FINANCIAL MARKET UPDATE 2.16.2021

AUTHOR: JOSH JENKINS, CFA

STORY OF THE WEEK

THE IMPORTANCE OF REBALANCING

The stock market has some serious momentum. After ending last year at an all-time high, the S&P 500 has continued to rally and has closed at a new record in 10 out of 29 trading sessions in 2021. While investment portfolios have undoubtedly benefited from the strong market returns, the rapid pace of gains has introduced a new risk for many investors.

A properly diversified portfolio will see its investment across asset classes deviate from their intended weightings over time. For portfolios that include both stocks and bonds, the strong market returns experienced in recent months have likely led to a larger stock allocation than originally intended. A major implication of this is that the portfolio becomes riskier than an investor’s financial plan would otherwise dictate. Fortunately, there is a simple and effective way to address this problem: rebalancing.

Rebalancing offers investors a systematic way to manage risk within portfolios, and at times can improve returns. Vanguard demonstrated the efficacy of a rebalancing program with the chart below. In it, they compared two portfolios with 60% stocks and 40% bonds. One portfolio implemented quarterly rebalancing (blue line), while the other never rebalanced (gray line). The top half of the chart shows the size of the equity allocation leading up to and following the Financial Crisis of 2008. A few things to note:

  • The gray (non-rebalanced) portfolio saw its equity allocation gradually increase leading up to the financial crisis (yellow bar). As a result, the portfolio took on more risk than intended when stock prices began to fall.
  • The blue (rebalanced) portfolio took some chips off the table ahead of the sell-off and actually purchased more equities during the sell-off.
  • As a result, the blue portfolio was in a superior position to withstand the volatility during the drawdown and was able to take better advantage of the subsequent market rebound.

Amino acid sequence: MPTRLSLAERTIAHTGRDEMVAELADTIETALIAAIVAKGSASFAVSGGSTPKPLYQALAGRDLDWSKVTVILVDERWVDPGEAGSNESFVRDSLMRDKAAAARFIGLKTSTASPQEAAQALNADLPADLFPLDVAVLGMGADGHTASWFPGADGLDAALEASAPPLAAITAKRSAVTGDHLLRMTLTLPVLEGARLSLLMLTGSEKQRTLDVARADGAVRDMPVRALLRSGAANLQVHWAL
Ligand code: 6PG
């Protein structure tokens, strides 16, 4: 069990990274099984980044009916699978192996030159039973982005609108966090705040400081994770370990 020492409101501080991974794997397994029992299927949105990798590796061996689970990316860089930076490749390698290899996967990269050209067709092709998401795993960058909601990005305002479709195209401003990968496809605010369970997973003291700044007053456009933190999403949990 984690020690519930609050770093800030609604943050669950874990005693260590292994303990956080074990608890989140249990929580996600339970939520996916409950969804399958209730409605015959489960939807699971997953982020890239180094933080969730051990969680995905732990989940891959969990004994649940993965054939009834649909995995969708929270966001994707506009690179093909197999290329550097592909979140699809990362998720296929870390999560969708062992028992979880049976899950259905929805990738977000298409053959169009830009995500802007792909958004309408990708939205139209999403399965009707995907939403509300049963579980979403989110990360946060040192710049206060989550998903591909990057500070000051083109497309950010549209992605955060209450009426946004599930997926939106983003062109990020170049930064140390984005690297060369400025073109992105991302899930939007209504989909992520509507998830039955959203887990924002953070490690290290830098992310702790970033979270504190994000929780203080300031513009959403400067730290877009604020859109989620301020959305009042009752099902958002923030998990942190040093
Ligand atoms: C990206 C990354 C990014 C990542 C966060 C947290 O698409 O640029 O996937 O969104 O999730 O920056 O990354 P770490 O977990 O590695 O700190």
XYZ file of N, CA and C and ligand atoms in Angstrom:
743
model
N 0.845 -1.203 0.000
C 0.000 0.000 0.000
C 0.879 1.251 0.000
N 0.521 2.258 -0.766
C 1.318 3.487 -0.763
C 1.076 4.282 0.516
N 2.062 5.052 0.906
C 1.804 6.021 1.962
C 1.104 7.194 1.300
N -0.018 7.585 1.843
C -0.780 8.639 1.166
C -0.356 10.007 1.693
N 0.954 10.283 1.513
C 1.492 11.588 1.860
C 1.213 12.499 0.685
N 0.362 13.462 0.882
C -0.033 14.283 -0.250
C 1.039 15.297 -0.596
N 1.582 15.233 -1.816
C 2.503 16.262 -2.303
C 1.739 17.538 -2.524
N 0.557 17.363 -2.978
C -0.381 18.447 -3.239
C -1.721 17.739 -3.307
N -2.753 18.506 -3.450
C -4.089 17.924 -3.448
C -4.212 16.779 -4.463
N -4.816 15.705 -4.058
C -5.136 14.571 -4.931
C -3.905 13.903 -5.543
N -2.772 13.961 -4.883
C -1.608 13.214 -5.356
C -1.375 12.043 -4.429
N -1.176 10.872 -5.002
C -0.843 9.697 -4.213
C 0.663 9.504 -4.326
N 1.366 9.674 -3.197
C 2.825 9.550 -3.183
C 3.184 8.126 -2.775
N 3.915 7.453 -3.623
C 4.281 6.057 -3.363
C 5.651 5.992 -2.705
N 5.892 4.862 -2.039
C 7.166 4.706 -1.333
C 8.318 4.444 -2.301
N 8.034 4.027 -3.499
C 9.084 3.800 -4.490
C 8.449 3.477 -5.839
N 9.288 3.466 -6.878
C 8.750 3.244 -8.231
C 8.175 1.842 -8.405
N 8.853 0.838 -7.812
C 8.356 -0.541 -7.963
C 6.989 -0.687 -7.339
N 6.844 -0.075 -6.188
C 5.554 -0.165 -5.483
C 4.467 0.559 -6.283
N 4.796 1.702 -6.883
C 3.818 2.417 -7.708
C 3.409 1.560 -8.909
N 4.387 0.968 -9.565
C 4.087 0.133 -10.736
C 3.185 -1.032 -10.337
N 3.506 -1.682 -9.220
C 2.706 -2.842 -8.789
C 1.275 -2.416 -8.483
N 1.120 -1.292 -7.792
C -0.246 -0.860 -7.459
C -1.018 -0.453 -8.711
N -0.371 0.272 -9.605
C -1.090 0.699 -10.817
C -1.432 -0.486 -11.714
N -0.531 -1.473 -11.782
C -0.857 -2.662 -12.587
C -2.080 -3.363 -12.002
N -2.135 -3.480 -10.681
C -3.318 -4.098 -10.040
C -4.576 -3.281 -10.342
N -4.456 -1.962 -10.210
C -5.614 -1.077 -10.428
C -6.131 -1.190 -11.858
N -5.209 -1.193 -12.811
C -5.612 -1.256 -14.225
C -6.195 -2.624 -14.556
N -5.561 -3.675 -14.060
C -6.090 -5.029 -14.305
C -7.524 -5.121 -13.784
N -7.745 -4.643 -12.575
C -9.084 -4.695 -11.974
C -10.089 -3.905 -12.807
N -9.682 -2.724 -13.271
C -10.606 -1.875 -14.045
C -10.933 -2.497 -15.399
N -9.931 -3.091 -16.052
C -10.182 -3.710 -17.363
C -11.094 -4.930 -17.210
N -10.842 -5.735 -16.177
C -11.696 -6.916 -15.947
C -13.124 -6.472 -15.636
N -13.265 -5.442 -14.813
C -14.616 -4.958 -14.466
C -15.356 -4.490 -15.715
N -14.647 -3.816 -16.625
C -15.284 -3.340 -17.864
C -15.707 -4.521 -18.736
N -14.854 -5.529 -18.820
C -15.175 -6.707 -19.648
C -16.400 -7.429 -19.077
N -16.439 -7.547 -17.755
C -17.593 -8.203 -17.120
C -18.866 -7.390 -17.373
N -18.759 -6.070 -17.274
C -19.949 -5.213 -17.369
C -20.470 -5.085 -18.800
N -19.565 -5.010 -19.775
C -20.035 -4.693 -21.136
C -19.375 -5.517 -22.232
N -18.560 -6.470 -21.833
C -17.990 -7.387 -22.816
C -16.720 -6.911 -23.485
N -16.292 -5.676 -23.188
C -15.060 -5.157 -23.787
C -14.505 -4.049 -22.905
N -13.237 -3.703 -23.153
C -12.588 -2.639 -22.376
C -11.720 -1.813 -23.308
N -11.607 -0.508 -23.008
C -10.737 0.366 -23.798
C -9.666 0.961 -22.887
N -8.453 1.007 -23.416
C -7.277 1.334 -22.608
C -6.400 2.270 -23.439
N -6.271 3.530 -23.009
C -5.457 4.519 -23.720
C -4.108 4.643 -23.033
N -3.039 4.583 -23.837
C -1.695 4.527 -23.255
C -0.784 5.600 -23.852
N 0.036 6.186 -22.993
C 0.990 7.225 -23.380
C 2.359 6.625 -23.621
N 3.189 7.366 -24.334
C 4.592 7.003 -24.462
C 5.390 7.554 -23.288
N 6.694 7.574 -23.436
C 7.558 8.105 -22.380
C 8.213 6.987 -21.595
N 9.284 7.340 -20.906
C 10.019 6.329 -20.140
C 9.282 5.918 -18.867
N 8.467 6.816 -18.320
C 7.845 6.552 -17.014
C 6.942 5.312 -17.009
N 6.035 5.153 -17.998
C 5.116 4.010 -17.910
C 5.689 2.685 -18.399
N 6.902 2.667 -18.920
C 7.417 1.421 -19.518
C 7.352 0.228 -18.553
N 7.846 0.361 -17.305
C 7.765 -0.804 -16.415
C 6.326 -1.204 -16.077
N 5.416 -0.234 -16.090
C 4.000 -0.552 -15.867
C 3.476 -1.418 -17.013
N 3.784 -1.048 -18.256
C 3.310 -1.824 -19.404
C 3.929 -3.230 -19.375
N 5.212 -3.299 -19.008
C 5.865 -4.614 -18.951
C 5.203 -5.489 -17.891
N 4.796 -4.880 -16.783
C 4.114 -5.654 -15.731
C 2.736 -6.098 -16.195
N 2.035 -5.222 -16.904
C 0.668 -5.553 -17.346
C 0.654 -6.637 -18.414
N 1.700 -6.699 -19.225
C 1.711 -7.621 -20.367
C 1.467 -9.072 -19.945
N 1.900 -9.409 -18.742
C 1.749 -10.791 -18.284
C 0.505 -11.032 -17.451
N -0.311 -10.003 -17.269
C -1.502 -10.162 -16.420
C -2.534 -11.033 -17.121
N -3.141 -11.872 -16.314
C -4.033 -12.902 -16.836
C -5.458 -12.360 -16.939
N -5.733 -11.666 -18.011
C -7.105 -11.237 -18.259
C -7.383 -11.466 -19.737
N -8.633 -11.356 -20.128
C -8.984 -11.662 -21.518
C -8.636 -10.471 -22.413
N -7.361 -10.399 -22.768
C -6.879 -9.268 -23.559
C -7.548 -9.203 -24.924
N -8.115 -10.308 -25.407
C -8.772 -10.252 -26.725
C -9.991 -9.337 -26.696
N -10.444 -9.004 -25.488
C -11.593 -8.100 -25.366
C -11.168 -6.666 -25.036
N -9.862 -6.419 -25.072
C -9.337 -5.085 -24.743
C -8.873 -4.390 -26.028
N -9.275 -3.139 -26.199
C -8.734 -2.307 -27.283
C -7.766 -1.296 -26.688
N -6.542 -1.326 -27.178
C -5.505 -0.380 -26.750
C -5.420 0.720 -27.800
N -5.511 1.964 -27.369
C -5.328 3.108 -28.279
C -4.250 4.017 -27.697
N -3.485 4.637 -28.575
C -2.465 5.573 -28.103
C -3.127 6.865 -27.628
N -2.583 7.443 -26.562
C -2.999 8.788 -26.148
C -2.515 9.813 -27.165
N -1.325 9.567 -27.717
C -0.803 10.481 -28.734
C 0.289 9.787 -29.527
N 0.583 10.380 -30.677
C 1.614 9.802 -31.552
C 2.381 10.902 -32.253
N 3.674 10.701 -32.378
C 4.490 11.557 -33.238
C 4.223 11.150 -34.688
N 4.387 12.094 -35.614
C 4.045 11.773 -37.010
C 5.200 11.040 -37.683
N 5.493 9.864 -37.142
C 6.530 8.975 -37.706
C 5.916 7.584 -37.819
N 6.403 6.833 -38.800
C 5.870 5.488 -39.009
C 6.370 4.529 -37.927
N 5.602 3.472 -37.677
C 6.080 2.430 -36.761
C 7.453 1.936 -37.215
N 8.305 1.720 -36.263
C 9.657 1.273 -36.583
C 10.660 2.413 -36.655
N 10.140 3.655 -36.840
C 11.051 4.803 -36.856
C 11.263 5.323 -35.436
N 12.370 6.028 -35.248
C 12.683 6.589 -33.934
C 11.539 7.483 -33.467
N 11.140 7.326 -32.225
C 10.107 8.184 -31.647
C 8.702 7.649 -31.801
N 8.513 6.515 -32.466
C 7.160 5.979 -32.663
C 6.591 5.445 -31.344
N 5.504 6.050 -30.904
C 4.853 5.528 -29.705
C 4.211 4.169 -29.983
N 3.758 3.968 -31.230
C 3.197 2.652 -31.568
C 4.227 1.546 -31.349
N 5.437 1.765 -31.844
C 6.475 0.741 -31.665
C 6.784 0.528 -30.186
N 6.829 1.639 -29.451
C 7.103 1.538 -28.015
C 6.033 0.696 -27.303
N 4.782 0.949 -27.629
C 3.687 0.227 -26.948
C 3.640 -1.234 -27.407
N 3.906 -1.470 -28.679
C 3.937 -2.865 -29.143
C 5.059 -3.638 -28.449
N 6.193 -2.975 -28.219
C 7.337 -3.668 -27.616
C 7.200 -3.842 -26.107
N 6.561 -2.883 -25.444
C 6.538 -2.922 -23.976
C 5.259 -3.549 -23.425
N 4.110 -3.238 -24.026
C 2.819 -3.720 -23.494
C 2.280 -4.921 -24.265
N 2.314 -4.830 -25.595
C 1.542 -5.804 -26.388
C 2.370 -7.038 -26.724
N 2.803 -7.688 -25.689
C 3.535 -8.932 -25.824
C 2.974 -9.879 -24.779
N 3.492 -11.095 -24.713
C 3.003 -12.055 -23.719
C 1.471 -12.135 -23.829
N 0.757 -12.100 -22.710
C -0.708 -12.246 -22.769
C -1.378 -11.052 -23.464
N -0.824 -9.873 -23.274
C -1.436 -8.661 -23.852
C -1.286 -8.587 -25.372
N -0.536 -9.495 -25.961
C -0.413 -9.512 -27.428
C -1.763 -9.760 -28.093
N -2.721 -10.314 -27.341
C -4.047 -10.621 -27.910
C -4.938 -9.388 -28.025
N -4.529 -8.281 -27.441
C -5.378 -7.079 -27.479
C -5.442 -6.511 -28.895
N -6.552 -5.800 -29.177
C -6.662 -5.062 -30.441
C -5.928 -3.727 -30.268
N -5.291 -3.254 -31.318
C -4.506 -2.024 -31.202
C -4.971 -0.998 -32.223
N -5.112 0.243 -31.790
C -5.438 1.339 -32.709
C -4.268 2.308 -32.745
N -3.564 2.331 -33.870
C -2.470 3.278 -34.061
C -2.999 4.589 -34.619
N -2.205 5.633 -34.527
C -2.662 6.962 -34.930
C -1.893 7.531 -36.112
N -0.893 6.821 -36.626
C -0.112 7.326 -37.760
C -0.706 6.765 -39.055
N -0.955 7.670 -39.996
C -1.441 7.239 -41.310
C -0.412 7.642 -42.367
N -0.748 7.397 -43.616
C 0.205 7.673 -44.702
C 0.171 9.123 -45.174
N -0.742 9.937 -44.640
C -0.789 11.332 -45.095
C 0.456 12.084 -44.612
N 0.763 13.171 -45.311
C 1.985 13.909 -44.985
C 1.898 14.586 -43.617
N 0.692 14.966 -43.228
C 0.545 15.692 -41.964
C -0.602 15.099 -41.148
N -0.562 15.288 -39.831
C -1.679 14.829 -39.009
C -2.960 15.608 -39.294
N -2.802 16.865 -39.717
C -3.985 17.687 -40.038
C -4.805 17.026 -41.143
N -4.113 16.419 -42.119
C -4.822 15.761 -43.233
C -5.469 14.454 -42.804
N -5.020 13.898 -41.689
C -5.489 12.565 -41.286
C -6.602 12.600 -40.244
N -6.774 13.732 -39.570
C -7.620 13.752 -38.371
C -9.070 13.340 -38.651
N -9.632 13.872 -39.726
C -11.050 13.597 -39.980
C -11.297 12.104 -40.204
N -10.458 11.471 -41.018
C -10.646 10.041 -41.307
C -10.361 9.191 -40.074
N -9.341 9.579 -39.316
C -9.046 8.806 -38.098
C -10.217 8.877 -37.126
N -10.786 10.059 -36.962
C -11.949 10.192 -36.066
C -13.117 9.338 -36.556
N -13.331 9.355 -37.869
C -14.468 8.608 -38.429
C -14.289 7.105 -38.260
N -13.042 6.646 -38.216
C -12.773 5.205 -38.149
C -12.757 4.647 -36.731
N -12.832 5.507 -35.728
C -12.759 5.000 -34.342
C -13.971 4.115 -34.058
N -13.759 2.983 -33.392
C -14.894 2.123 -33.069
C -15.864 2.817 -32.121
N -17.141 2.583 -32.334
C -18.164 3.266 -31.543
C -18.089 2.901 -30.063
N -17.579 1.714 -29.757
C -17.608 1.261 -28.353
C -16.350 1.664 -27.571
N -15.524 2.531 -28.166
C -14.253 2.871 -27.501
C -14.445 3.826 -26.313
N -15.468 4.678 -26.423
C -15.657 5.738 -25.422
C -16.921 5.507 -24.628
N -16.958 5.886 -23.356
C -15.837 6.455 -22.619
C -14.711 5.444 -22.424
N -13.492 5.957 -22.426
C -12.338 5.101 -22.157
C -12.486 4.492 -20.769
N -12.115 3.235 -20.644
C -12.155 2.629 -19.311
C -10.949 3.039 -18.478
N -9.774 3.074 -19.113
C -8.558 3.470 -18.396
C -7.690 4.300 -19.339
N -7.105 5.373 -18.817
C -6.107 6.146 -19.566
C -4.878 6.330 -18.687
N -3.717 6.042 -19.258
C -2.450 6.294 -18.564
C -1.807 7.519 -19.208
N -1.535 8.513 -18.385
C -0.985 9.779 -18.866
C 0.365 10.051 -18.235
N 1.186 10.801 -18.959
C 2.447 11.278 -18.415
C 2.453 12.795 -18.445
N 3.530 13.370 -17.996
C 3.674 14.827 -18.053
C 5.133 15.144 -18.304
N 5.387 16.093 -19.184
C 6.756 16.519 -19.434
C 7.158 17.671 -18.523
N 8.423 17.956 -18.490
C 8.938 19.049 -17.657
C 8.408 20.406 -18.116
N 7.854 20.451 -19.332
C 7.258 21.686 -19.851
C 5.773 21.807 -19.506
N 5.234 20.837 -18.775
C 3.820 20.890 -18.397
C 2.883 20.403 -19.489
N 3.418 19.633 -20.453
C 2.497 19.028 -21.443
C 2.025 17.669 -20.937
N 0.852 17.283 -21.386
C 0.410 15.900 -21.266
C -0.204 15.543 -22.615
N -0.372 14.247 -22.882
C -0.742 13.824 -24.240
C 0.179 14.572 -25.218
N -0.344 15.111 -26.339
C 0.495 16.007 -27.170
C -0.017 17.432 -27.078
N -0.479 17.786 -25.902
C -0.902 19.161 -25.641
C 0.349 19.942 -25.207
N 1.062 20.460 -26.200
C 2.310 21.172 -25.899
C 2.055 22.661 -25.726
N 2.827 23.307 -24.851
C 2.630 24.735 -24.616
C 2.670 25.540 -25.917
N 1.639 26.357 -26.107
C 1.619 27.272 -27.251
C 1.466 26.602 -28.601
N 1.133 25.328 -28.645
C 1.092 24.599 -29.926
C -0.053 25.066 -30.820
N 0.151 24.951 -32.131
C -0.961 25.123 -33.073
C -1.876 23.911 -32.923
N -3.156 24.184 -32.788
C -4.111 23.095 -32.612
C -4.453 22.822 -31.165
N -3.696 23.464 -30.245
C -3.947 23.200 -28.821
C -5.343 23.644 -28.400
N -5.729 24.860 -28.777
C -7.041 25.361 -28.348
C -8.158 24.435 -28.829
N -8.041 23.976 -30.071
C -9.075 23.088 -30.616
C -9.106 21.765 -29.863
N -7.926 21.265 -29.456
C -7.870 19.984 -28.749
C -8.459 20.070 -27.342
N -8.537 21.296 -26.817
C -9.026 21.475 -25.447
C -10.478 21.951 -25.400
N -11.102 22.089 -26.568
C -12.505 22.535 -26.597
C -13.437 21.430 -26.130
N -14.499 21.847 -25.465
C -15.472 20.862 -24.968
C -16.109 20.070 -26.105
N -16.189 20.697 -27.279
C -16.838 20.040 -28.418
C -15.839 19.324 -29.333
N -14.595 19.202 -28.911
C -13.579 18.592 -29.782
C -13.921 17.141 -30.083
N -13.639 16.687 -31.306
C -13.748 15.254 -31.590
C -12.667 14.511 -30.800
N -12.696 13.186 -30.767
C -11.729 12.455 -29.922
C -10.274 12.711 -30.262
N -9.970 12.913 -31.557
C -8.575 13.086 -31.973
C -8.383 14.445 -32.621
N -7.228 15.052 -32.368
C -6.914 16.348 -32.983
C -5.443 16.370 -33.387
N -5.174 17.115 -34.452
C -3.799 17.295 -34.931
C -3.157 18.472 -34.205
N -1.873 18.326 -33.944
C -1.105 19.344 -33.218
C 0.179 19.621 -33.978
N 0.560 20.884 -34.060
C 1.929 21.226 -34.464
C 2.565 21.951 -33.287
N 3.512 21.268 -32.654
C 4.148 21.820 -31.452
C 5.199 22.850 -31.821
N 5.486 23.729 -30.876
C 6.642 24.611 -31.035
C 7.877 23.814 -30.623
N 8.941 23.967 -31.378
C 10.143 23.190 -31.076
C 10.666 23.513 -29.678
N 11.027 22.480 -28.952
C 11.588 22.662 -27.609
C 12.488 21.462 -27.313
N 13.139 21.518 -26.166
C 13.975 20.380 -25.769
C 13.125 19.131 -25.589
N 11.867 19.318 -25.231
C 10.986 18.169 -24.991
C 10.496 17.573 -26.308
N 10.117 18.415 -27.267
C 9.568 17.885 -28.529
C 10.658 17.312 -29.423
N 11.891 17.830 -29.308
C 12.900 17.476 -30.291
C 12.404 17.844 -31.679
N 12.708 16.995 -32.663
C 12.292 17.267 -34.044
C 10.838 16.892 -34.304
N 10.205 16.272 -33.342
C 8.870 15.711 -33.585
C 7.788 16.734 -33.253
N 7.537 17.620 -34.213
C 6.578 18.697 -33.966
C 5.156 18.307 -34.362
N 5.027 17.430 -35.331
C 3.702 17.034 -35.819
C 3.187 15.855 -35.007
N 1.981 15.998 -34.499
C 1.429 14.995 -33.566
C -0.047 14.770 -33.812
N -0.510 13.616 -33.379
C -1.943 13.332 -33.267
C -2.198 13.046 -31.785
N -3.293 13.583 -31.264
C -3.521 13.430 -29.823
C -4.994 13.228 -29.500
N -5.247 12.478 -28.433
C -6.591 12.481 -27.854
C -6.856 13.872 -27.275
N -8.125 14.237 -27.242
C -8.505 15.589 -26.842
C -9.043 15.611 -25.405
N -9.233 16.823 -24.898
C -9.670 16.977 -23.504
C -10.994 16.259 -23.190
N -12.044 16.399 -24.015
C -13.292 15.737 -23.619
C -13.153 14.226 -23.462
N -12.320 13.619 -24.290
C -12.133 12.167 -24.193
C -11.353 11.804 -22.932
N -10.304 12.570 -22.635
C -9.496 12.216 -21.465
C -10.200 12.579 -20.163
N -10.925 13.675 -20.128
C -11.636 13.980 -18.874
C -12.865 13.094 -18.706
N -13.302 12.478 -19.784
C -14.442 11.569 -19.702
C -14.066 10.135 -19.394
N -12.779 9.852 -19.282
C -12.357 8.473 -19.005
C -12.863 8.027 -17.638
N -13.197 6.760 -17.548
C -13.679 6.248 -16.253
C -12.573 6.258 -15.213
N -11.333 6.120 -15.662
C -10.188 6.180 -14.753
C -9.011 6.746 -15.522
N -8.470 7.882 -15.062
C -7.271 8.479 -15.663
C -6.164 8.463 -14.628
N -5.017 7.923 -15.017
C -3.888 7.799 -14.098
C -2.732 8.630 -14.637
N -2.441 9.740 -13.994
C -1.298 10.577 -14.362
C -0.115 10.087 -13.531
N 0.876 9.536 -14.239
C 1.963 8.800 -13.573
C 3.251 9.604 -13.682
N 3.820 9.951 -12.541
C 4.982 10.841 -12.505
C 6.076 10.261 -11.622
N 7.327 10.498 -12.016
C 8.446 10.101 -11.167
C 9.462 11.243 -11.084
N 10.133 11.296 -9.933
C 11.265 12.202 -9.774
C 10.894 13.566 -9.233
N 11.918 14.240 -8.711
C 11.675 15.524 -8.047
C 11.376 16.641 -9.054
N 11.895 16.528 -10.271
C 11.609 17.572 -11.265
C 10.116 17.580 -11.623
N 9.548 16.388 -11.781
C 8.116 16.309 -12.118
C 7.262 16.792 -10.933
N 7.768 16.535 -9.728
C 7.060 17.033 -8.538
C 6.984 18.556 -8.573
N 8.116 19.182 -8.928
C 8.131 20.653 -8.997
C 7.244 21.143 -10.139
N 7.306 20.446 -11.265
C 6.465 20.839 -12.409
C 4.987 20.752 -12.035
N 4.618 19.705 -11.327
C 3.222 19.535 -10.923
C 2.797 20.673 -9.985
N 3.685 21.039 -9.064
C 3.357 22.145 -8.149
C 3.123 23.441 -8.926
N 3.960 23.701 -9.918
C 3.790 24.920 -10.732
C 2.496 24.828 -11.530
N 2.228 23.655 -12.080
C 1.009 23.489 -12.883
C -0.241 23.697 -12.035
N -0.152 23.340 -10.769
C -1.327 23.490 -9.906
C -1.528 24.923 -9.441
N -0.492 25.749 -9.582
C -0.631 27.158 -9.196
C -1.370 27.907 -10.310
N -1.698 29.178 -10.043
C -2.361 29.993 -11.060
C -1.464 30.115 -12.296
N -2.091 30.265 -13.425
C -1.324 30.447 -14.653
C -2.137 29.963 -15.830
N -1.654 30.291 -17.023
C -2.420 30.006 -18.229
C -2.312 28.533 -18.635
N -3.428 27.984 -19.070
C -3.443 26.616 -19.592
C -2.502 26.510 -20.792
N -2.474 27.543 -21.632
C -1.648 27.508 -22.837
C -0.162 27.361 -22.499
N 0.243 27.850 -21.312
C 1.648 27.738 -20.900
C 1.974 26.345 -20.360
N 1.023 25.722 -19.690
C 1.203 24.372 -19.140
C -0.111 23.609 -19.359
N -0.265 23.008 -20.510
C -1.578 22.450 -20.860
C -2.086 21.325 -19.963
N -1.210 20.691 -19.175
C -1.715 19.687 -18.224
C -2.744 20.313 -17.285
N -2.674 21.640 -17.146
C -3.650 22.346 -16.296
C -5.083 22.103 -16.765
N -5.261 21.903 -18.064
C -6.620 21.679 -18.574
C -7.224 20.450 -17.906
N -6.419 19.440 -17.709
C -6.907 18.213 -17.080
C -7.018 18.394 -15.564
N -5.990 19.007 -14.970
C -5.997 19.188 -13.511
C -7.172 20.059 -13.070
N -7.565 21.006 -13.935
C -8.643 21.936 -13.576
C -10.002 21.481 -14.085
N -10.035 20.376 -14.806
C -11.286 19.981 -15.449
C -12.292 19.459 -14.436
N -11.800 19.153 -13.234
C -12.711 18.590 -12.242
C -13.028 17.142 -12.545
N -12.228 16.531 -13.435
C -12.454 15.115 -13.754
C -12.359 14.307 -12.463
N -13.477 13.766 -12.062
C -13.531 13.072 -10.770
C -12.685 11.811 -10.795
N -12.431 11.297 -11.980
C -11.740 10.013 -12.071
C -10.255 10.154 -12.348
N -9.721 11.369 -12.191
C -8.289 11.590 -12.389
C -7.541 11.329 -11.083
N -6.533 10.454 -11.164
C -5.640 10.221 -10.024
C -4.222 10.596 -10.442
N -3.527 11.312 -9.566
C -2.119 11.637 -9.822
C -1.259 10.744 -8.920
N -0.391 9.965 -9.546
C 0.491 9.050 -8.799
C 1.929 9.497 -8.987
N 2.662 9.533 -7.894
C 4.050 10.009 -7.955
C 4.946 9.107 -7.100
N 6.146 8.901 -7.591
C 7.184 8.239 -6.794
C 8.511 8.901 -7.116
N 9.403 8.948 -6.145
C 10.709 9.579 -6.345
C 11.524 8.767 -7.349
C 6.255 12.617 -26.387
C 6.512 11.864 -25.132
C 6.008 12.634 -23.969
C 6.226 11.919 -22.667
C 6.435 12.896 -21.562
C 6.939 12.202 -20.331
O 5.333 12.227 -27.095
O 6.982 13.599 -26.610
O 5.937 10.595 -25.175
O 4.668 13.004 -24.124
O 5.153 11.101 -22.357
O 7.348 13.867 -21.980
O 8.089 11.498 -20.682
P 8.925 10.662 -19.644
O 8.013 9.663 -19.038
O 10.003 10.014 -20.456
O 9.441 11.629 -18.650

The bottom portion of the chart depicts the net effect of the rebalancing decision(s) on the portfolio’s values, with the rebalanced portfolio outperforming by about 5.0% over the full period!

There are a variety of ways to implement a rebalancing program. One method is referred to as calendar-based rebalancing. Under this approach, an investor determines in advance how frequently the portfolio will be rebalanced. Typical options include monthly, quarterly, or annually. Another popular method is based on tolerance bands. Under this approach, the investor determines how far out of balance certain asset classes will be allowed to move in the future. Moving out of the tolerance band acts as a trigger to rebalance the portfolio.

Studies have shown that it does not matter which method you choose for rebalancing portfolios, so long as an approach is selected, applied consistently, and implemented in the most cost and tax efficient manner possible. Measures that can be taken to reduce the cost and taxes of rebalancing include:

  • Contributing new cash to the portfolio to increase underweight positions.
  • Utilizing dividends and interest payments to rebalance underweight positions.
  • Aggressively rebalancing non-taxable accounts
  • Partially rebalancing by getting asset classes back into tolerance, but lowering costs by not taking them all the way to target.
  • Charitable gifting